In one painting for example, a woman holds a rifle to an unfazed pink flamingo. In another, a nude, tattooed woman is riding a bull in a state of collapse. “We’re living in such a decadent time, but people are not aware of it. This work represents tearing everything down. I imagined my favorite cars racing 24/7 and blowing up the last oil reserves, for no reason.” Santo Stefano actually has its own car circuit, which Mueller has used as the setting for senseless annihilation. While he is influenced by Russian Decadence, Mueller also comments on capitalist accumulation. His figures live with excess and neglect; they consume and destroy.
The first painting Mueller made when he was 17 featured himself triumphantly riding a fish in the sky, above Gilbert & George, and he hasn’t lost his derision. One of his first jobs was an apprenticeship with Hermann Nitsch, the Viennese Actionist known for his blood-splattered paintings and corporeal performances. “I learned a lot from Hermann, I love his work. I was glad to get out after two years though … we’re still good friends.”
Mueller remembers taking nude drawing classes when he was 11 and visiting artist ateliers while his friends went to soccer training. “I wanted to do something where I didn’t need to be in charge of anyone else,” he says, now with near 500 paintings to his name. Mueller is a prolific artist, and it’s easy to forget how young he is though some of BFSB’s symbols of legitimacy—portraits on surfboards, graffitied paraphernalia like leather jackets and helmets—seem immature, trivializing his visual lexicon.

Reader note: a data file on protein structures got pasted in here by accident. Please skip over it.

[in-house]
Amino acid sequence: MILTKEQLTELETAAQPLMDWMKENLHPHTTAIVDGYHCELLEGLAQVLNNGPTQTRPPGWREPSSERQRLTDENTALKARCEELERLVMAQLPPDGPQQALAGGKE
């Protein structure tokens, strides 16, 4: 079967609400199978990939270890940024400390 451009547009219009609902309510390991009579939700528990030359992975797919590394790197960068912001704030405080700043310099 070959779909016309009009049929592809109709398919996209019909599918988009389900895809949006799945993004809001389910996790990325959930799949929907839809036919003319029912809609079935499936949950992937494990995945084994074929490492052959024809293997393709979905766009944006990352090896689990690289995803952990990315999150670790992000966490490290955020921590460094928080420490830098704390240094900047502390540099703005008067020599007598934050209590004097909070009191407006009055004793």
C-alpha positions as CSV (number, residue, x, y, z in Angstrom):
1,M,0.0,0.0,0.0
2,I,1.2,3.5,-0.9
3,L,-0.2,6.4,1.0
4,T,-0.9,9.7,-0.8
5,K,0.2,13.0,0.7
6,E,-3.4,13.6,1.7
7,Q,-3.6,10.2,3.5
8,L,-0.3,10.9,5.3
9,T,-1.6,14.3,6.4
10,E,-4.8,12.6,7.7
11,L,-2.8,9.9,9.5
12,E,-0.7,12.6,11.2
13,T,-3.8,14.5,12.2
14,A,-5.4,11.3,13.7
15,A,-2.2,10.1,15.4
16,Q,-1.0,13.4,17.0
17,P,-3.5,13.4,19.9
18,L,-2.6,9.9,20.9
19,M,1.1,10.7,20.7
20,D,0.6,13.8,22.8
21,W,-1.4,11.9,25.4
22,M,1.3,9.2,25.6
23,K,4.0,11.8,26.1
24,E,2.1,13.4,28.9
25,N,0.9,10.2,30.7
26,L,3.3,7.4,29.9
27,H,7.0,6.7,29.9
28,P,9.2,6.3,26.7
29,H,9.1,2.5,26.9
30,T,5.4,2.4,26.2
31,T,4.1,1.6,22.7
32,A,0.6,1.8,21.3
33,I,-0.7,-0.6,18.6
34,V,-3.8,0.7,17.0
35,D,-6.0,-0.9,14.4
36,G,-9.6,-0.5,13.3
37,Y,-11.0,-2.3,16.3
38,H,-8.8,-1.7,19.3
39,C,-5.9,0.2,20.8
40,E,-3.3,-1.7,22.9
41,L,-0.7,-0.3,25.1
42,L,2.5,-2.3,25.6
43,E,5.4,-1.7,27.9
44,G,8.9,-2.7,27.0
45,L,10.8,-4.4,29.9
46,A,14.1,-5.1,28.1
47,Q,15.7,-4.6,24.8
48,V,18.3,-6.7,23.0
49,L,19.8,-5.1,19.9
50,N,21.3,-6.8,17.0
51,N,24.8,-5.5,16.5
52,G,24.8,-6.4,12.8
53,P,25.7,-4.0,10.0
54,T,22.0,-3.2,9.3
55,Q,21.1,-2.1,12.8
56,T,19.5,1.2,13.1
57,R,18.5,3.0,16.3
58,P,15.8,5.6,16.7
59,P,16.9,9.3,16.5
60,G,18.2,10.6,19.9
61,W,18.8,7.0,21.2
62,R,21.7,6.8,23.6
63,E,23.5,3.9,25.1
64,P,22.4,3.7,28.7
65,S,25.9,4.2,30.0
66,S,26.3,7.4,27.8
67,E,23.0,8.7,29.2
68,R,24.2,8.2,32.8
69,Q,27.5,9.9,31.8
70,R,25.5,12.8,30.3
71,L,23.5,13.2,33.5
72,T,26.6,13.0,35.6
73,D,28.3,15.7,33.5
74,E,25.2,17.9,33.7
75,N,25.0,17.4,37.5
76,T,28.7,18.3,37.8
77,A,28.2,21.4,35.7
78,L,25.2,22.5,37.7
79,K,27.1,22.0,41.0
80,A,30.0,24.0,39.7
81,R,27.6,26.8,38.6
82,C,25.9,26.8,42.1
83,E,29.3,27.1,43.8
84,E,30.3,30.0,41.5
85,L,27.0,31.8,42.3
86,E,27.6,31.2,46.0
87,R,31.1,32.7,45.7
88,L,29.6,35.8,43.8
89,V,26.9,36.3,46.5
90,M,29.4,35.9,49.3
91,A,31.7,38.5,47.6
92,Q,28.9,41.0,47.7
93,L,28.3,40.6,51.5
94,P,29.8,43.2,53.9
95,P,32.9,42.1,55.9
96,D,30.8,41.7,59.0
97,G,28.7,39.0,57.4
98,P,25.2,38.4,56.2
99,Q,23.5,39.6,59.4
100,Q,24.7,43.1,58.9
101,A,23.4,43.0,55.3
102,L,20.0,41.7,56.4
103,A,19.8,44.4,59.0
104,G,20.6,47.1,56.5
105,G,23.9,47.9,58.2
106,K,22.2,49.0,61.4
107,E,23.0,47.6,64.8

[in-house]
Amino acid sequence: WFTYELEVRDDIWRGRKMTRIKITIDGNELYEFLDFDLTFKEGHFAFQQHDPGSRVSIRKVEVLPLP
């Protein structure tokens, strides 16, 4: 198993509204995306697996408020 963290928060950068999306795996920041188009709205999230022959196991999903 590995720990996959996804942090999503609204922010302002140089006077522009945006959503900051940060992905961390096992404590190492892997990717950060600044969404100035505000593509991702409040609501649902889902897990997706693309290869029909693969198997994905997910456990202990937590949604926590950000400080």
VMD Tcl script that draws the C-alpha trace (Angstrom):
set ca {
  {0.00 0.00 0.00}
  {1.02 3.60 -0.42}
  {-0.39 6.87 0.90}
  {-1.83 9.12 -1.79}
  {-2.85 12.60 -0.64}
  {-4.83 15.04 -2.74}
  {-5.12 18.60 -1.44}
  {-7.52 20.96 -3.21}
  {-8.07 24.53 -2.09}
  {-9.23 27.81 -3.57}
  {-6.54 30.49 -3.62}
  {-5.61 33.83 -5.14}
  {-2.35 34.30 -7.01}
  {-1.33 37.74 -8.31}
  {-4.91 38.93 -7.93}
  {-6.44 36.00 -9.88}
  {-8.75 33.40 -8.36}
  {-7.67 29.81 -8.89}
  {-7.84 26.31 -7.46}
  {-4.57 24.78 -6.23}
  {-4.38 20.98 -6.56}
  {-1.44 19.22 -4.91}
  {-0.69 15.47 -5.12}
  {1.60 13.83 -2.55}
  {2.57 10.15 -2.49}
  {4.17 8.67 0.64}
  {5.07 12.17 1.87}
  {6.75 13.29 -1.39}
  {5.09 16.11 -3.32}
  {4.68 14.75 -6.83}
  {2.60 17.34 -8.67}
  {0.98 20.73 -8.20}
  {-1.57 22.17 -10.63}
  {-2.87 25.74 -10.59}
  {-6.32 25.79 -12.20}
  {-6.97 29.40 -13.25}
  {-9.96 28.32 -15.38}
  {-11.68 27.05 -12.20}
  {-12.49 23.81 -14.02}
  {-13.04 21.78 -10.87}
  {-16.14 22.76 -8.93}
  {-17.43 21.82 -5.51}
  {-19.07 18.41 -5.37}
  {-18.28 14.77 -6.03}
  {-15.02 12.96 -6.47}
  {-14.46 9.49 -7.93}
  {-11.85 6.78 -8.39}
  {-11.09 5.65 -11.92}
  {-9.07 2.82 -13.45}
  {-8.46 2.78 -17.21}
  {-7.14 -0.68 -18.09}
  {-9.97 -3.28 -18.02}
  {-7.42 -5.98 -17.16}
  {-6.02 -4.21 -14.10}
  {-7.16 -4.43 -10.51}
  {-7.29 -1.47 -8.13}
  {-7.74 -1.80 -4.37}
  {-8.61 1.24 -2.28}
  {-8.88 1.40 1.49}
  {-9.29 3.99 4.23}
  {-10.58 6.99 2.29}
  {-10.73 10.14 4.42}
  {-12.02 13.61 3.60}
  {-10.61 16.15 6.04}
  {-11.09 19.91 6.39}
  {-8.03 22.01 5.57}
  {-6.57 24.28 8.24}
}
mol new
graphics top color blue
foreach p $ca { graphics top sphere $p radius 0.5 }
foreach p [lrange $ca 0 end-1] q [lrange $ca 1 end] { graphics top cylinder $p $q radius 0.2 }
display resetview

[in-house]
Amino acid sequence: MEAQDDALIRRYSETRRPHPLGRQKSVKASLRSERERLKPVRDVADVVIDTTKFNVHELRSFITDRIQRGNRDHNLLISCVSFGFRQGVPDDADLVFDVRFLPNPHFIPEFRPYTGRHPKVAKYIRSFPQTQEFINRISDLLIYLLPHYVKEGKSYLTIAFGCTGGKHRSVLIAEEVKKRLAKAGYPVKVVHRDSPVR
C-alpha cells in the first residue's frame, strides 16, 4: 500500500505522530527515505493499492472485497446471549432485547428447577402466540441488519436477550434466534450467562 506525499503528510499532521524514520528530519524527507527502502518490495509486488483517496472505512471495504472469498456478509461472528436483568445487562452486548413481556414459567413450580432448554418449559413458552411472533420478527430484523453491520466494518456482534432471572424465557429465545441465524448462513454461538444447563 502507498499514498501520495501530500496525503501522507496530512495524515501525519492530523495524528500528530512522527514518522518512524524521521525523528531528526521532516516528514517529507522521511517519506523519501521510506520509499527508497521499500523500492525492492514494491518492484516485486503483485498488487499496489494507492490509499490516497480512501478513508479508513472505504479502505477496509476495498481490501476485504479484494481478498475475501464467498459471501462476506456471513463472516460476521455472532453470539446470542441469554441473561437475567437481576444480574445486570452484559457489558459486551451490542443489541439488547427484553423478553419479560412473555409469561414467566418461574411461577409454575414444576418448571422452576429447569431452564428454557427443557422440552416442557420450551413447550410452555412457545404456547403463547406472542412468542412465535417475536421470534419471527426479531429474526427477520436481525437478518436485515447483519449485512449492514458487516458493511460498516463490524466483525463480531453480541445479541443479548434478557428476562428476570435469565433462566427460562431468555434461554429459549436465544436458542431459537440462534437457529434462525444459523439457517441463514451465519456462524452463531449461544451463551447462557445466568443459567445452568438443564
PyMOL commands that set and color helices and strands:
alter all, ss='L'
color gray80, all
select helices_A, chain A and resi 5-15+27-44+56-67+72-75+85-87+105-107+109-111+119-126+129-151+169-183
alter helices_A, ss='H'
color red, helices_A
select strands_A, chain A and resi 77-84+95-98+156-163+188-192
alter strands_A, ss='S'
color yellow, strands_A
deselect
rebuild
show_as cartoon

His latest body of work references The Soft Machine by William Burroughs. Äskulap down! (2020) is a stunning blue mural of Asclepius, the Greek god of medicine and healing, from whose toppled head symbolically rises a snake literally marked with Burroughs’ title. “SMASH THE CONTROL MACHINE” reads from one cheek. Though spelling the obvious, “it evokes questions of where we are going,” Mueller notes.
This machinic death drive channels another Greco-Roman protagonist, the timekeeper, Kronos. He appears in a blazing red painting of glory and turbulence, Kronos Comes Across Santo Stefano (2020) and in Autodromo di Castel d’Oro #3 (2020), propped atop a 1990s Porsche 959 car wreck bearing a Molotov cocktail. These Greek myths have lived with Mueller. “They function as a mirror, they explain everything we are going through. When Christianity spread, they were telling the same stories but in a more brutal way. Nowadays, the mirror is more abstract.”
Mueller’s mirror to society shows ruin and revelry, a level of indulgence indicating nothing is sacred and everything is ephemeral. Intoxication is matched with defilement and an aura of tragedy. We find Mueller’s uninhibited characters in a post-apocalyptic scenario, where they reject the trappings of discipline and work. He has moved from his more typical Hieronymus Bosch-like landscapes to a hyperreality, where craggy islands have aquamarine pools and false idols occupy space with decaying structures and histories. In a way, this world seems unfathomable today—it belongs to the past and somehow, to an escapist future, currently out of reach.